• Start a New Hobby or Perfect an Old One - My newest creative endeavor is watercolor painting. I started with a class, but have been following a few water-colorists on YouTube that have online tutorials, since my classes have been cancelled.

  • Sing or Listen to Music - This always makes me feel better!

Self-Care Just Because

  • Spa Day(s) - When was the last time you have been to a salon, had your nails done, had a pedicure, gotten a haircut? Since these places are closed the answer isn't too hard. There are many things you can do at home to keep you looking trim and cared for and the added bonus is that you just will feel better. A good friend works at an Adult Care facility and told me how they encourage the residents, in addition to exercise classes, games and music, to come for beauty treatments offered each week at the facility. As a geriatric RN, she says that this helps with morale and the health of the residents as they keep up with self-care and feel good about themselves.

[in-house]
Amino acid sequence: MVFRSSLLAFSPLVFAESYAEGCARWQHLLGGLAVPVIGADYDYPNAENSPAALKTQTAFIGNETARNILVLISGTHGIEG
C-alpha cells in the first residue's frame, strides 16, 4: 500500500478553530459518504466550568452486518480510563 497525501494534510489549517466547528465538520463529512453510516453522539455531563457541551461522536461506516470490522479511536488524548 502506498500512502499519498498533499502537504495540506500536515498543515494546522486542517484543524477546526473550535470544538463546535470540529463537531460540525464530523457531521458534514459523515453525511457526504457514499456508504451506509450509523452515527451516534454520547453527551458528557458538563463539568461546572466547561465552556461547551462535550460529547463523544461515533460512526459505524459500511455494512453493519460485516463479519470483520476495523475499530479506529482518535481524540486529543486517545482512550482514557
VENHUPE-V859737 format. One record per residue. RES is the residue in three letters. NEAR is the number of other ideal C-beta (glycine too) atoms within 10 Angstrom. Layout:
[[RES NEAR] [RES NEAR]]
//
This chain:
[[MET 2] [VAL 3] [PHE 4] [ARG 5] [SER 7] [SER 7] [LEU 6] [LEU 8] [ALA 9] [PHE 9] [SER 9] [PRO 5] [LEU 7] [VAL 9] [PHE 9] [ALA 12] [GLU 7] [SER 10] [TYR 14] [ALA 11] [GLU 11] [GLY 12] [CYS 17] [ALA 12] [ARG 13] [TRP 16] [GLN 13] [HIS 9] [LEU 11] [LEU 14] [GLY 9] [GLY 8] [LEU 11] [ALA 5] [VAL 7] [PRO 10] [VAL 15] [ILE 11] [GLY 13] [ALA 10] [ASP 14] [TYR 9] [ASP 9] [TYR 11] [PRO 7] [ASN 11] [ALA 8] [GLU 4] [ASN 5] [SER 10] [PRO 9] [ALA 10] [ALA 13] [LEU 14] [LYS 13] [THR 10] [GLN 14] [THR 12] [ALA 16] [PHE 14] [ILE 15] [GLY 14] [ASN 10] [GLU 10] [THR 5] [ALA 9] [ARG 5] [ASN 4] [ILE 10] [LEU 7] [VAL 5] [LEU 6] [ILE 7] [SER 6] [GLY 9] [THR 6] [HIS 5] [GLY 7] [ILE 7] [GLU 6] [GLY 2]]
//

We are all different and hopefully, we can all find our own ways of taking care of ourselves. - You certainly deserve it!

As you grow older, you will discover that you have two hands, one for helping yourself, the other for helping others.

Maya Angelou